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About the author:
Sabina Green is the debut author of the apocalyptic novel Less Than Little Time which is the first instalment of the Between Worlds series. She is an environmentalist and this passion is woven into her novels. When not writing, she can be found haunting local bookstores, taking walks in parks, and chasing other people's dogs for cuddles. She was born in Prague, Czechia and now lives in Perth, Western Australia with her son.
What inspired you to write your book?
I care deeply about the environment and get distraught at how much damage people leave behind. I wanted to write a book where at the end of the story the planet would be free of the suffering created by the cruel hand of man, while also exploring human nature in regular and extreme scenarios.
Here is a short sample from the book:
I couldn't believe the coincidence. A person who could be more useful to our organisation than she even realised volunteered for our cause. She had essentially offered herself to us on a silver platter. What were the odds of that?
Connie couldn't have known that I'd been watching her dad for over a year. I knew everything about his life, so I knew her too. It wasn't absolutely necessary for me to meet Connie in person, but I wanted to. Frank was indispensable to our purposes, although he had no idea about his role yet. But to have his daughter on board too, that would open up a whole new horizon.
I had no idea what I should be talking to her about at this meeting that I had been so eager to invite her to. I got carried away by the surprise, her name on the list of new subscribers, and called her without thinking things through first.
"Mark, what are you doing?" I heard Andrew say as soon as my phone call with Connie was over.
I took a deep breath, not knowing if I should feel relieved or disappointed. Connie hadn't promised anything concrete, on the other hand she didn't flat out refuse to meet me either.
"Don't worry, I've got it all under control," I told Andrew with more confidence than I felt.
"I know who you were calling." He wouldn't let it go. "I know that name as well as you do. Maybe even better, because before Frank Fiala was assigned to you, I was the one watching him. I wrote his files."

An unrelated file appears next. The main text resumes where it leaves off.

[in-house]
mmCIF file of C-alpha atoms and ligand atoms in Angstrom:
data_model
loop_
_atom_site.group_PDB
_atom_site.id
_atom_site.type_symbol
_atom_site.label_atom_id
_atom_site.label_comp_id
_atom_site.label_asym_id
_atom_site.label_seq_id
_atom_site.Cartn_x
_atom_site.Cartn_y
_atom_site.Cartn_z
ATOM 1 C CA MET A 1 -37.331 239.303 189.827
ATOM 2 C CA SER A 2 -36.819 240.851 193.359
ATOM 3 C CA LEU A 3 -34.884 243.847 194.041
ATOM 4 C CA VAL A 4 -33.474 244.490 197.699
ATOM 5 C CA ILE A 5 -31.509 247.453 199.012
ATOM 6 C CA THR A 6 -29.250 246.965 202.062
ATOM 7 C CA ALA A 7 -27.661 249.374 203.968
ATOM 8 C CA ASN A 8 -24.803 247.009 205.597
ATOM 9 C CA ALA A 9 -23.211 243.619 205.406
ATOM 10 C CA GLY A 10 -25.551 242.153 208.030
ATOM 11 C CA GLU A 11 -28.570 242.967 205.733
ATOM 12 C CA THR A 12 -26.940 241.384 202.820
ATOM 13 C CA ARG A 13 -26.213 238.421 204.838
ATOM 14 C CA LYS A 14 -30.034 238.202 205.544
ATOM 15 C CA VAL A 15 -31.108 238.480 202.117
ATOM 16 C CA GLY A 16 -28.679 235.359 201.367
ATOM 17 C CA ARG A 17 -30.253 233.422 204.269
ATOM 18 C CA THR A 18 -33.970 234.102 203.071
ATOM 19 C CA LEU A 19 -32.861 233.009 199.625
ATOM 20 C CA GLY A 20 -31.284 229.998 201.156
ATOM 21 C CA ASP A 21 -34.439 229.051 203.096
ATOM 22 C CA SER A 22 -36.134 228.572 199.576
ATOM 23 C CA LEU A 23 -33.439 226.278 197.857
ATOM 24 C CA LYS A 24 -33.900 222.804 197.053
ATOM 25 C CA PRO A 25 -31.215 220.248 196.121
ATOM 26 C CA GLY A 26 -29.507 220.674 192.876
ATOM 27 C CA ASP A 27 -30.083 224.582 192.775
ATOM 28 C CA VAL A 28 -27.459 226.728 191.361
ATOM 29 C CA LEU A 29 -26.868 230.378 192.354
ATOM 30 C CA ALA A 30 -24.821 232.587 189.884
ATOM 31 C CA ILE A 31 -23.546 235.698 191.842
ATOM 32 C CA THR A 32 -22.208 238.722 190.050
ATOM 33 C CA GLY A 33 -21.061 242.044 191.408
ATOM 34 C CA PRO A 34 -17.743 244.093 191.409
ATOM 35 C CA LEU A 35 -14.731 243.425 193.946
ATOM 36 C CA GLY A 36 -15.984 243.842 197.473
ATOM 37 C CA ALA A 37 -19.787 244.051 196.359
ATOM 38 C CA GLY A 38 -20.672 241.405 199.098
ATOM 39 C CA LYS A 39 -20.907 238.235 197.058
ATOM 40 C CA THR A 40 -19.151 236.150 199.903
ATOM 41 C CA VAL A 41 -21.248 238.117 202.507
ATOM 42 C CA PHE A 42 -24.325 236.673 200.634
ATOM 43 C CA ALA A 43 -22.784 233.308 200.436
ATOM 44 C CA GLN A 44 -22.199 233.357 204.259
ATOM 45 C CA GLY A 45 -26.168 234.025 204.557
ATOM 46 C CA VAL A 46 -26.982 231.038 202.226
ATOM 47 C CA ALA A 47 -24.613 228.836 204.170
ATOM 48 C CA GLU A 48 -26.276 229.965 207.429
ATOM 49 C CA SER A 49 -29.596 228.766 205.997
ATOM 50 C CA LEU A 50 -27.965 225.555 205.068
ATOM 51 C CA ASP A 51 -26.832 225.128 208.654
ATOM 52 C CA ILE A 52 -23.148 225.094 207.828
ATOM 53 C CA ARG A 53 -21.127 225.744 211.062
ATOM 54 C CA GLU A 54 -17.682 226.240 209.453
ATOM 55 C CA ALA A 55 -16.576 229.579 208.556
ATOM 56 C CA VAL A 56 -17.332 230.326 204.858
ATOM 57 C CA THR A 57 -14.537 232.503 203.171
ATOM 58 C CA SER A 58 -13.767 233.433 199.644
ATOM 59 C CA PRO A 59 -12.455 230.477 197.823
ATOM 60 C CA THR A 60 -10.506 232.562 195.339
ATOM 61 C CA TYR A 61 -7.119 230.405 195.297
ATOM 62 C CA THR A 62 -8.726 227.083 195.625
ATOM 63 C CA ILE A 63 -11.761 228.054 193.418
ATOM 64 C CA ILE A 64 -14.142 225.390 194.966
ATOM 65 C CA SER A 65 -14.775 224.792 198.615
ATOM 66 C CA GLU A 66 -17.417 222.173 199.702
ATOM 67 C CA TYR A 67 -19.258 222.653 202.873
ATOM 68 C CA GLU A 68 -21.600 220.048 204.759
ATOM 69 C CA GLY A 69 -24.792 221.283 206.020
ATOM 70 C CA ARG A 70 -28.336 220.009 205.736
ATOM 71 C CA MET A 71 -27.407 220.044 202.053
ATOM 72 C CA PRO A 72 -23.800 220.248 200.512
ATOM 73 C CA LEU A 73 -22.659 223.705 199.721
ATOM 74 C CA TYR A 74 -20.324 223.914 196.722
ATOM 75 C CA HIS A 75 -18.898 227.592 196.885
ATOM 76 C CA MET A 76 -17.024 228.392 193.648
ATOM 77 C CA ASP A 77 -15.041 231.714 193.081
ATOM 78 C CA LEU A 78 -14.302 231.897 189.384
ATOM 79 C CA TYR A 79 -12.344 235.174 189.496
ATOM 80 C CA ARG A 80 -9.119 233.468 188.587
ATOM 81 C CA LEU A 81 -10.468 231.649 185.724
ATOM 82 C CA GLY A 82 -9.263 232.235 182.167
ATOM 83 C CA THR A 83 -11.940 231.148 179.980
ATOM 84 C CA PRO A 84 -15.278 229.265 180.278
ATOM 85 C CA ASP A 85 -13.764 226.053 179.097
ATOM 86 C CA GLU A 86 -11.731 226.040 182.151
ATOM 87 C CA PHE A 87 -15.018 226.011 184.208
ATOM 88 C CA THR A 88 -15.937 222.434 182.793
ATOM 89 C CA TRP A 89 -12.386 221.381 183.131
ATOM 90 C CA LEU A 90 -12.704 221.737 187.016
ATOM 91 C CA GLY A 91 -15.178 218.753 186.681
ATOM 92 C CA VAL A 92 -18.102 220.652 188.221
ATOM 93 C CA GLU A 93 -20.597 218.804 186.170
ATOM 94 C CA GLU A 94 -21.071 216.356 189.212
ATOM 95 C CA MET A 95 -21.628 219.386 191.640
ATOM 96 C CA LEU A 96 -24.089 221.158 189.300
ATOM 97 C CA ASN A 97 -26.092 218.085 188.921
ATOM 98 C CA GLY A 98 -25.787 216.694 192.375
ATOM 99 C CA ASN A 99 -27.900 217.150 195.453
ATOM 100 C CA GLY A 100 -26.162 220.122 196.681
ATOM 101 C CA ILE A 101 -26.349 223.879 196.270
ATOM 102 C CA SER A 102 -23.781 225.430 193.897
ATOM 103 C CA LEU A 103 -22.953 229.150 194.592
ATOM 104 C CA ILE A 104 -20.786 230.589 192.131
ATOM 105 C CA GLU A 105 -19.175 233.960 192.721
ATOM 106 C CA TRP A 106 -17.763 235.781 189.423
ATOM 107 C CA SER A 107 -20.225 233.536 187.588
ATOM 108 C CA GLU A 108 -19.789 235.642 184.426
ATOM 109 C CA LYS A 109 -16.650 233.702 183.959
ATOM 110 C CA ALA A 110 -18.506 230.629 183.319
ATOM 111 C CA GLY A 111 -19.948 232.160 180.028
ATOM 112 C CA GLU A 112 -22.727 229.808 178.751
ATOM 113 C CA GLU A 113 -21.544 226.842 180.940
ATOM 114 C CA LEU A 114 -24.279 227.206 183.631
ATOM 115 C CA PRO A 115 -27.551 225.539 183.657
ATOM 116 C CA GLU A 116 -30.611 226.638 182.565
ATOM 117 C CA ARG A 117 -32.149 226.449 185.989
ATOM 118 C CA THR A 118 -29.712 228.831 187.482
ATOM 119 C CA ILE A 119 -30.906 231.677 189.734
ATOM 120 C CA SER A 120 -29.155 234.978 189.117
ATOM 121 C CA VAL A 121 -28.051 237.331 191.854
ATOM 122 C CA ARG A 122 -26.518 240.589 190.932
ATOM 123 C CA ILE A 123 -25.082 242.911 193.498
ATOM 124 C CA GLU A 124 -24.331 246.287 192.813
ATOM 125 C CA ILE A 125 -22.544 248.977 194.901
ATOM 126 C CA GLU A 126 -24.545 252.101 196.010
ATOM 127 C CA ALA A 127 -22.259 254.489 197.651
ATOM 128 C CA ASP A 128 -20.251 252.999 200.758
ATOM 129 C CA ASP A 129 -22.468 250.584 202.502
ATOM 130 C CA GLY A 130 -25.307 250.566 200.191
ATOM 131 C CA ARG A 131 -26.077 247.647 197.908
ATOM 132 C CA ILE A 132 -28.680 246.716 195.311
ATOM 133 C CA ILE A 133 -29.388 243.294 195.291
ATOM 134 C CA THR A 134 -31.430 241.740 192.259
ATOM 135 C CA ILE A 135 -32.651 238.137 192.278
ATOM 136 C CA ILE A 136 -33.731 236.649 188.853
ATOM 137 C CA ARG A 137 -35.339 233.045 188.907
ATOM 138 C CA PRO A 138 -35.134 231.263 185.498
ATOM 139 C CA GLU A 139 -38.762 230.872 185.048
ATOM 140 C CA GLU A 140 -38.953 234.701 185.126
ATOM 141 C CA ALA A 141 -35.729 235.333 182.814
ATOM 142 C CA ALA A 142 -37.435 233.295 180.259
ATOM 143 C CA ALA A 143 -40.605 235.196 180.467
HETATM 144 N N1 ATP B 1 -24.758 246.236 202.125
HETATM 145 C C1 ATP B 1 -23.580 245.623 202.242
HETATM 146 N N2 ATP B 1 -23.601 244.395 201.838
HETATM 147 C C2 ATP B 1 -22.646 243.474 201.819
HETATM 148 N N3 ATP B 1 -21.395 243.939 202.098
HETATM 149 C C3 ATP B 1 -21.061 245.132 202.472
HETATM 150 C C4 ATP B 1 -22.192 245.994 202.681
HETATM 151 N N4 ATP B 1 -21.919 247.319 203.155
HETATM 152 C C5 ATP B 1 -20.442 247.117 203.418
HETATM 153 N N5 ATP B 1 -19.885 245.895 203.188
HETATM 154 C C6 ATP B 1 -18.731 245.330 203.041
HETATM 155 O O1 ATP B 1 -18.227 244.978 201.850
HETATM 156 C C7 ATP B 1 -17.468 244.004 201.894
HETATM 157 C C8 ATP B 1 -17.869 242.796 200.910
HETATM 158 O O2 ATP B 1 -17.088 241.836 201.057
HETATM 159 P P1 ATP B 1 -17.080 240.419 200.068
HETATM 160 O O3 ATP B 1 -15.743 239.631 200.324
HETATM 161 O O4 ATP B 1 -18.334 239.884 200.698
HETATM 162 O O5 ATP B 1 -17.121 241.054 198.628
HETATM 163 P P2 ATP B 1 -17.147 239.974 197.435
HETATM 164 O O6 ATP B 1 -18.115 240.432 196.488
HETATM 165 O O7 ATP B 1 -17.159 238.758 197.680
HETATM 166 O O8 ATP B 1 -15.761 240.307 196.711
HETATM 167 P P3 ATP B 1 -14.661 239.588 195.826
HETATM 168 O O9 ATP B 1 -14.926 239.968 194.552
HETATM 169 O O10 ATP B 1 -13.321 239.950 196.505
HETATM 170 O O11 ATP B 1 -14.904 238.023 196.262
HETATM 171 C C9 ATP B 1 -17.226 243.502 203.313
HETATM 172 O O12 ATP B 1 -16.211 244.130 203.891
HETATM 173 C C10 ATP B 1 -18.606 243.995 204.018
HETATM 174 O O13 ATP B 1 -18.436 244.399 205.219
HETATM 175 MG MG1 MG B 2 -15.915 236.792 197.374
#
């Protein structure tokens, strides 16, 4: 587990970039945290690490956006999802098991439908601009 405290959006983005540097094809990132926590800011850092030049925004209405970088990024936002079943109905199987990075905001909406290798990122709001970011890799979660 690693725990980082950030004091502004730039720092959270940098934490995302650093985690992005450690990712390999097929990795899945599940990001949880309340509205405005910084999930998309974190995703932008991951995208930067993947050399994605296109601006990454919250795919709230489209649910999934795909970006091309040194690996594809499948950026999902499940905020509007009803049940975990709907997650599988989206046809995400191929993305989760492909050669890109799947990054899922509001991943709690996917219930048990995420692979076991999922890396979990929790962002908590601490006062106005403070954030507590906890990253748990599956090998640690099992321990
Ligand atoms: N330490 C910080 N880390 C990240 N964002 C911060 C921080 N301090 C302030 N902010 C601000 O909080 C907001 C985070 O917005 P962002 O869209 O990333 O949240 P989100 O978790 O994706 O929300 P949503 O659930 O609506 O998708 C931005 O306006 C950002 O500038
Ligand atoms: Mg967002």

"I realise that."
"We've got pretty damn far for some rookie to mess everything up. Think about what's at stake."
I raised my hands in surrender. "I'll be careful."
He was looking at me with piercing eyes. "You're not… thinking about backing out, are you?"
"What? Where did that come from?"
"A new person who hasn't been checked joining the group is a risk. If she sniffs out something she doesn't like, she could turn us in. She works for the police, for God's sake! They'd raid all the branches, not just ours, and we'd be finished. Ten years of planning ruined!"
"You know that's not what I want!" I defended myself. "I want us to succeed just as much as you do!"
"Yeah, but if the plan fails, " he growled, "there is a certain advantage to be gained."
I clenched my fists so tight my knuckles cracked. How dare he accuse me of something like that? We were both just as passionate about our cause! "I'm certainly not interested in this advantage, as you call it."
Andrew nodded and turned back to his computer screen. His hand was moving the mouse randomly around and his eyes were staring at one spot, he clearly wasn't focused on his work. It wasn't even a minute before he spoke again. "She's not important to us. Don't drag her into anything!"
"She's Frank's weakness, so she's very important," I replied. "And she could be useful to us."
"I don't see how?" he said, although he knew exactly what I was talking about. Surprisingly enough he hadn't yet cited the one rule of our group I was obviously going to break. The Association had everything and nothing to do with it, but of course now that wasn't what we were talking about anymore.
"It'll be useful to get to know Connie a little better. I'll check her out and if anything tricky comes up, I'll back off."
His face was like thunder, but in the end, he agreed. "Alright then."
His worries eventually turned out to be unnecessary. When I called Connie the next day, she didn't pick up the phone nor did she react to the voice message I left.
"It's for the best," Andrew snarled and shrugged his shoulders, as if a huge weight had just lifted off of them. "We only need Frank and he never needs to know about us. Things will get moving regardless."
I wasn't about to give up so easily.